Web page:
Plange la Eclesia, plange e dolora: The Church weeps, weeps sente fortura de pessemo stato. 2 and laments, In torment to have sunk so low. "O nobelissima mamma, ehe plagni? "O gentlest, kindest Mustre the senti dolur' molto magni: Mother, Why do you ennarran el modo perche tanto lagni, weep? I can see Your the si duro planto fai esmesurato." 6 anguish is past all measure; Tell me, why do your tears know no end?" "Figlio, eo si ch'e' me n'aio "I weep, my son, in my plango, veiome morto anvito, pat'e bereavement--Gone figh, fratelli, marito; neputi ho father and spouse, onne meo amico esmarrito, e preso Brothers, sons and e legato. 10 their children all lost, And my every friend captured and bound. So' circundata de figli bastardi: "Bastard sons, en onne mea pugna se mustra codardi; cowardly in battle, Li mei ligitimi, espade ne dardi, Surround me on every to for coraio non n'era mutato. 14 side--How utterly unlike my true sons, Undaunted by sword or arrow! Li mei ligitimi era 'n concorda: "My sons were of one veio bastardi plin de descorda; accord; These are la gente enfedele me clama la lorda always at odds. It is per to rio essemplo the o semenato. 18 because of their scandalous lives That infidels call me 'the whore.' Veio esbannita la povertate, "Their one concern is null'e the cure se no 'n degnetate; for ecclesiastical Li mei ligitimi enn asperetate, office; They have sent tutto to monno lo' fo conculcato. Poverty into exile. 22 How utterly unlike my true sons, Who armed with austerity scorned the world! Auro et argento s'b rebannito, "My bastard sons have fatt'o inimici con for Bran convito, made many enennies onne bon use da loro e fugito: By letting gold and donne el meo planto con granne eiulato. silver back into their 26 lives And setting their opulent tables; They have lost all virtues and all respect. O' so' li patri plini de fede? "Where are the Fathers, Null'e the cure morir om me vede. strong with faith, And those ready to lay down their lives in its name? La Tepedeza m'a preso et occide, I am slain by the e 'l meo dolore non n'e corrottato. lukewarm, With no one 30 to intone the dirge for me. O' so' li profeti plin' de speranza? "Where are the Prophets, Null'b the cure en mea vedovanza. rich in hope? I stand Presonzione pres'a baldanza, abandoned in my tutto to mondo po' llei s'e widowhood; All around rizzato. 34 me arrogance has become brazen And its followers grow and grow. O' so' l'appostoli plin' de fervore? "Where are the Null'e the cure en meo dolore: Apostles, filled with oscito m'& 'scuntra to Proprio Amore, fervor? I have none to e is non veio the i sia comfort me in my contrastato. 38 suffering. Self-love attacks me from every side, And I see no defenders in sight. O' so' li martori plin' de fortezza? "Where now is the Non e chi cure en mea vedovezza. fortitude of the Oscita m'b'scuntra 1'Ascevelezza martyres? I stand a e'1 meo fervore si a annichilato. 42 widow alone. Easeful life has taken up arms against me, And fervor has been undone. O' so' li prelati iusti e fervente, "Where are the just and the la for vita sanava la gente? zealous priests Whose Oscit'b la Pompa, grossura potente, lives were balm for ill e si nobel ordene m'o maculato. 46 mankind? Pomp and haughty pride have come forth And stained the noble sacerdotal office. O' so' li dotturi plin de prudenza? "Where are the Doctors Multi ne veio saliti en escienza, and their prudence? ma la for vita non m'& a Many I see raised dato m'o calcia convegnenza, ch'el high by knowledge, But cor nib acorato.50 their lives do not pay me homage. They have cast me aside and wounded my heart. O reliusi en temperamento, "O austere religious, granne de vui avi' placemento ! The great joy I once Or vo cercanno onne convento, took in you! Now I go poehi ne trovo en cui sia from monastery to consolato. 54 monastery, But find few to console me. O pace amara, co' m'ai si "The wounds you have afflitta! inflicted on me, O bitter peace! Mentr'e' fui en stetti deritta. While battles raged I pugna, si Or to m'a morta e stood erect, But now reposo sconfitta, ease and repose have taken their toll. el blando dracone si m'a envenenato. The demon of 58 drunkenness has poisened me. Null'e che venga al meo corrotto, Christ has died in each en ciaschun stato si m'e Cristo morto. of these stations, And O vita mea, speranza e deporto, no one comes to grieve en onne coraio to veio affocato!" with me. O my life, my 62 hope and my joy, I see you smothered in every heart!"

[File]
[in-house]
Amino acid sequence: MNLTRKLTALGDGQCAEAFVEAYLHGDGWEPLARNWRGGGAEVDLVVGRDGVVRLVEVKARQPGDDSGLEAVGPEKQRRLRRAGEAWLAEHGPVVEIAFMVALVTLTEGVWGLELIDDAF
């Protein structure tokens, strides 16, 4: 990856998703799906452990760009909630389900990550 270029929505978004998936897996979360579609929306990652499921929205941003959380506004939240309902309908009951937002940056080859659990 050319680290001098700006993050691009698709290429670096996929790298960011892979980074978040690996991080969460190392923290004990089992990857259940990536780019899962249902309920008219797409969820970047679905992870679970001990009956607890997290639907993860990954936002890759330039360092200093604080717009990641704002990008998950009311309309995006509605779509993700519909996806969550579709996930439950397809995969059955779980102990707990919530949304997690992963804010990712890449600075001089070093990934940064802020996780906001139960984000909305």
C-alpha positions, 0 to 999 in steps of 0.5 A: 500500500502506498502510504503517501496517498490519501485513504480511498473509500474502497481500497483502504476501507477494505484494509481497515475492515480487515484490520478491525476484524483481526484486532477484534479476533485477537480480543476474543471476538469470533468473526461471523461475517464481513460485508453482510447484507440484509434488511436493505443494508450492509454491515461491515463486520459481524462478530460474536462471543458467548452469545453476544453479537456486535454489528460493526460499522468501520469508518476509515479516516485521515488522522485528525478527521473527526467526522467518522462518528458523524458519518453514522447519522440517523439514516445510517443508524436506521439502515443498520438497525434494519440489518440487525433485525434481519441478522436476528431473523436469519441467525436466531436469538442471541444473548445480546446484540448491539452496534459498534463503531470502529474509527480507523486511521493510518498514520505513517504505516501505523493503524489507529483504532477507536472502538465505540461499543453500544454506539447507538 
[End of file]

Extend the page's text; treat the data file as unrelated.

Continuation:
The exegetical writings in Cantica likewise proved extraordinarily malleable for politically engaged discourse. In 1135, a time when the Church was divided by a schism which had led to the election of Anacletus II as antipope, Bernard of Clairvaux began to write a series of sermons (never completed) on the "Song of Songs." At the time of his death in 1153 they numbered 86. In his thirty-third sermon Bernard bases his exegetical analysis on the verse 1,7: Indica mihi ubi pascas ubi cubes in meridie (Tell me, [you whom my soul loves], where you pasture your flock, where you make it lie down at noon). At this point Bernard explores concepts which the inquisitive soul ought to dwell on as it investigates the ineffable. Here, the bridegroom is accompanied by philosophers that guide him. The scene, however, is disturbed by the presence of heretics, an obstacle towards an otherwise spiritually constructive moment. These same temptations also imprison Boniface VIII's Eclesia which represents, after all, the body of Christ.